The fund management firm Everwood Capital has hired PwC as financial advisor and the firm Garrigues for the legal side of things in order to execute the sale of its first three renewable asset portfolios, according to industry sources.
Namely, Everwood Renewables Fund I, II, III. These funds have a total of 18 solar PV plants, acquired since 2016, spread throughout southern Spain with a total installed power of 25 megawatts which enjoy a return on investment (state premium). In short, market sources value the total of these assets at over 150 million euros.
At present, Everwood Capital, whose senior advisor is Nemesio Fernández Cuesta (ex Repsol and ex Isolux), already has three interested parties on the table who are in phase two of the process. It is expected that by the end of this month, the binding offers will be completed. The interested parties are both Spanish and foreign.
The process, which has been ongoing for several weeks now, has received increasing interest, especially after the new path of ultra-low interest rates marked by the world’s main central banks, which makes these types of funds attractive investment alternatives due to their return. In relation to the three funds to be sold, the first has already recovered two thirds of its investment for its investors via revenues and refinancing. The second fund has already recovered 40% of the paid-in capital. The placement of these funds was carried out by Andbank, one of the private banks that is most committed to alternative investments, such as the renewable energy ones now being sold.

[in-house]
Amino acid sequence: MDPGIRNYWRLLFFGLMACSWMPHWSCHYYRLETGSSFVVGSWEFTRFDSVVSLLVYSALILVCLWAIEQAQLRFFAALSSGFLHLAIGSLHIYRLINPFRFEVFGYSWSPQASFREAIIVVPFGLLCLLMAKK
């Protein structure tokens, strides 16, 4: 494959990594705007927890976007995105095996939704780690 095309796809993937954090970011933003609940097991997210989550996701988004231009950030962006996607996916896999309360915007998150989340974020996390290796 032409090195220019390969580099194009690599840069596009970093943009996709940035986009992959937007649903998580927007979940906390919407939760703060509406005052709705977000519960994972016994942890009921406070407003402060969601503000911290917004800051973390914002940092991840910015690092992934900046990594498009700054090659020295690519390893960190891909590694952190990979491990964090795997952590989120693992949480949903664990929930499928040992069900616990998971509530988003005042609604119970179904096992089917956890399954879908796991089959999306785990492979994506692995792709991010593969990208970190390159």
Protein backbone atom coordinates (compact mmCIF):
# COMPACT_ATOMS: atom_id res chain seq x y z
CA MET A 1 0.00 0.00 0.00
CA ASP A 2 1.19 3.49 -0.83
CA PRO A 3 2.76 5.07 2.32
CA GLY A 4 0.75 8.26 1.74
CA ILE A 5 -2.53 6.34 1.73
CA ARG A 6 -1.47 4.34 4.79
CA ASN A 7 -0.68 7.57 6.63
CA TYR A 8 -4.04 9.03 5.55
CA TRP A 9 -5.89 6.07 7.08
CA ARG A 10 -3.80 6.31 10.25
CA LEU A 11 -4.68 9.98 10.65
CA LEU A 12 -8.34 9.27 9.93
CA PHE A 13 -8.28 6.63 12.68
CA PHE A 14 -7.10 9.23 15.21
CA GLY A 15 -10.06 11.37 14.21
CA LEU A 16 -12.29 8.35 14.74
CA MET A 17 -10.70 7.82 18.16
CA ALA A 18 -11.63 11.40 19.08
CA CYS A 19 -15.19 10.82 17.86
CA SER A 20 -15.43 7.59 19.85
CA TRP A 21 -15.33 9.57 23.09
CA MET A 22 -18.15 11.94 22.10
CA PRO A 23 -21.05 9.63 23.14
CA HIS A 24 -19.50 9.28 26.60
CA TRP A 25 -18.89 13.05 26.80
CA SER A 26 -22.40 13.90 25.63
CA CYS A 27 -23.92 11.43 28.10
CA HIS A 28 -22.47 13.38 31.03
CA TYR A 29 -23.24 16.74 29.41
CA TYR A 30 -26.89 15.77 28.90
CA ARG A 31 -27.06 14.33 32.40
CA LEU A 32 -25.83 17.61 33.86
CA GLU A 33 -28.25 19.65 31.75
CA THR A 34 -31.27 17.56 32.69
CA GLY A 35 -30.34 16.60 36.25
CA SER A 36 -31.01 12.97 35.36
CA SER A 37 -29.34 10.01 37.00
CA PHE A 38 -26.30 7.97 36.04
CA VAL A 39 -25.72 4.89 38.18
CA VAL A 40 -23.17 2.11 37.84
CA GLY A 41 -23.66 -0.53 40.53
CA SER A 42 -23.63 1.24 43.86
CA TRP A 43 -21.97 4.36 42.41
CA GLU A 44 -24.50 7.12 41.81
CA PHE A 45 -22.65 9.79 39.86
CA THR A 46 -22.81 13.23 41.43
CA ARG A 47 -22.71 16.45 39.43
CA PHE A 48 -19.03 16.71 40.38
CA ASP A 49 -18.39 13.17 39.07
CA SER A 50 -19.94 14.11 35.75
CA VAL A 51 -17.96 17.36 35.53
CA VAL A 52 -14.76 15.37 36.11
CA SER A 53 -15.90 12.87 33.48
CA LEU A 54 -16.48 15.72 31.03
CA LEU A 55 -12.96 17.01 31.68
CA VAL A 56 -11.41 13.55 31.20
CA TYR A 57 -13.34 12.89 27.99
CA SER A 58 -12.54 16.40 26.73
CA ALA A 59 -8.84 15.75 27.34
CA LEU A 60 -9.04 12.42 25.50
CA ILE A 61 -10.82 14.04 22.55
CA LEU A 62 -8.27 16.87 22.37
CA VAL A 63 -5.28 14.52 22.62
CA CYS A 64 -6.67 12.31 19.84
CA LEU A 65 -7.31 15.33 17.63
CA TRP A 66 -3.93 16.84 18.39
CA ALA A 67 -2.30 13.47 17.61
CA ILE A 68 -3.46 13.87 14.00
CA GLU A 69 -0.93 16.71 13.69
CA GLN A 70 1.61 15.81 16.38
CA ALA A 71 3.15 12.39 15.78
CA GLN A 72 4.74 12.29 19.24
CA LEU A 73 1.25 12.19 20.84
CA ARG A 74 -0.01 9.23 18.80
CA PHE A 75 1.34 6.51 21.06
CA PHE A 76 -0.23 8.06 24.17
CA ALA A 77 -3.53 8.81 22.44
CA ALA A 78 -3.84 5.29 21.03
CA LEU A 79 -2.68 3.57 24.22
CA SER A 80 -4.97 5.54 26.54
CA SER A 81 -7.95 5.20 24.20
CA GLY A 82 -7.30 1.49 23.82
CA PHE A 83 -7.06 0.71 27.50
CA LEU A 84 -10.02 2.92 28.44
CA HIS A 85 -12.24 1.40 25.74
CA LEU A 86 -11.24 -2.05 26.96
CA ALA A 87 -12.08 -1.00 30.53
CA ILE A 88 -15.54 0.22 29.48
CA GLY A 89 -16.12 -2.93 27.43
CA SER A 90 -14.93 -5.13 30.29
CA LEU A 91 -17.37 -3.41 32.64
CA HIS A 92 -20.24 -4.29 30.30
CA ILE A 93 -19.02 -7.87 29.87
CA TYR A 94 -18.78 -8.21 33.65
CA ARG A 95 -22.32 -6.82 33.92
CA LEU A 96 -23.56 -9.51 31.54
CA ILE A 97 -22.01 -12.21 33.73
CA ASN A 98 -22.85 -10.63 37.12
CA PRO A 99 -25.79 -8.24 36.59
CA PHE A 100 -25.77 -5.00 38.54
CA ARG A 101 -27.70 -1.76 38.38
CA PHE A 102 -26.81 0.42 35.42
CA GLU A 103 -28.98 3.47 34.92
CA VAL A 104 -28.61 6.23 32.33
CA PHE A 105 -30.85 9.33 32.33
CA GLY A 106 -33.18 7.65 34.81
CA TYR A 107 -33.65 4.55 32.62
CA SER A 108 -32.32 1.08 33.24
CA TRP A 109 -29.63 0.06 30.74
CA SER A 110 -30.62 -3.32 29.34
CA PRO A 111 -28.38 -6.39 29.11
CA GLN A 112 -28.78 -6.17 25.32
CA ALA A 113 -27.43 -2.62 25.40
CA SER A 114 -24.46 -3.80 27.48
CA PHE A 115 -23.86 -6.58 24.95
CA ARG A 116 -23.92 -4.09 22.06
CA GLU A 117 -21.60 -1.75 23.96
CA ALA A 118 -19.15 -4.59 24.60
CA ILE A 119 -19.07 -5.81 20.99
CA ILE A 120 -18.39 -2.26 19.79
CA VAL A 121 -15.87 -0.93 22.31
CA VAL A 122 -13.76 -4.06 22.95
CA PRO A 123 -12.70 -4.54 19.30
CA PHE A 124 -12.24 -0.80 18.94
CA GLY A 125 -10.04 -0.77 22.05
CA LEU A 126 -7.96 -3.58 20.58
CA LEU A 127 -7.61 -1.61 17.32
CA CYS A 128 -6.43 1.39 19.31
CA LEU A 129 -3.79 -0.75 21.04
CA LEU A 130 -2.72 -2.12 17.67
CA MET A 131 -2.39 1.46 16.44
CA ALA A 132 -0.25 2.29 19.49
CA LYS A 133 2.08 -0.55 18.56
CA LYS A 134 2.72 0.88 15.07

The clearest regulatory scenario
The new regulatory outlook for renewables is accelerating transactions in the sector. After the sale of Oaktree’s stake in Eolia, revealed by El Confidencial, and that of KKR in X-Elio, Cerberus has now hired PwC to sell the solar part of Renovalia, according to ‘El Economista’. This comes in addition to other transactions such as the one currently underway by Everwood Capital. Since the arrival of the Socialist Party PSOE to the government, energy officials have advocated maintaining the reasonable rate of return enjoyed by these plants. A much more stable position than with the previous Executive, predisposed to reduce their return drastically.
Moreover, the current Executive drafted a bill at the end of last year in which it was intended to maintain this return at the current 7.39% until 2031, with the aim of giving the sector legal certainty and moving away from the scourge of arbitrations against Spain due to the cuts in these subsidies implemented first by Zapatero’s government and later, and more significantly, by Rajoy’s. This proposal also has the approval of the main opposition parties. The cut proposed by the CNMC in 2018 is minimal, leaving the reasonable return of renewable energy plants under the specific regime at 7.09%. With this outlook, many of the transactions that were still to materialise can now be executed.
Everwood Capital is a Spanish investment fund management firm regulated by the CNMC. It has more than 200 million euros in assets under management in the renewable energy, venture capital and real estate sectors. It was founded by Alfredo Fernández Agras, one of the most renowned investment bankers in Spain. Ex UBS, ex Merrill Lynch and ex Morgan Stanley. Also founder of the same project is José Antonio Urquizu, who was Executive Director for investments in Spain at Goldman Sachs Special Situations London. The third founding partner is Pedro Ruiz de Marcos, another executive director with experience in the field of venture capital and investment banking.
In addition to the three funds it is selling, the firm raised over 90 million euros in a first deal for a fourth fund that aims to develop new solar PV plants that will obtain their revenues under market conditions. They currently have commitments totalling 150 million euros and aim to reach 300 million euros in order to build up to 1,000 MW in solar PV parks. For this purpose, they have already hired Gransolar, the firm that is building its first 50 MW park in Zaragoza.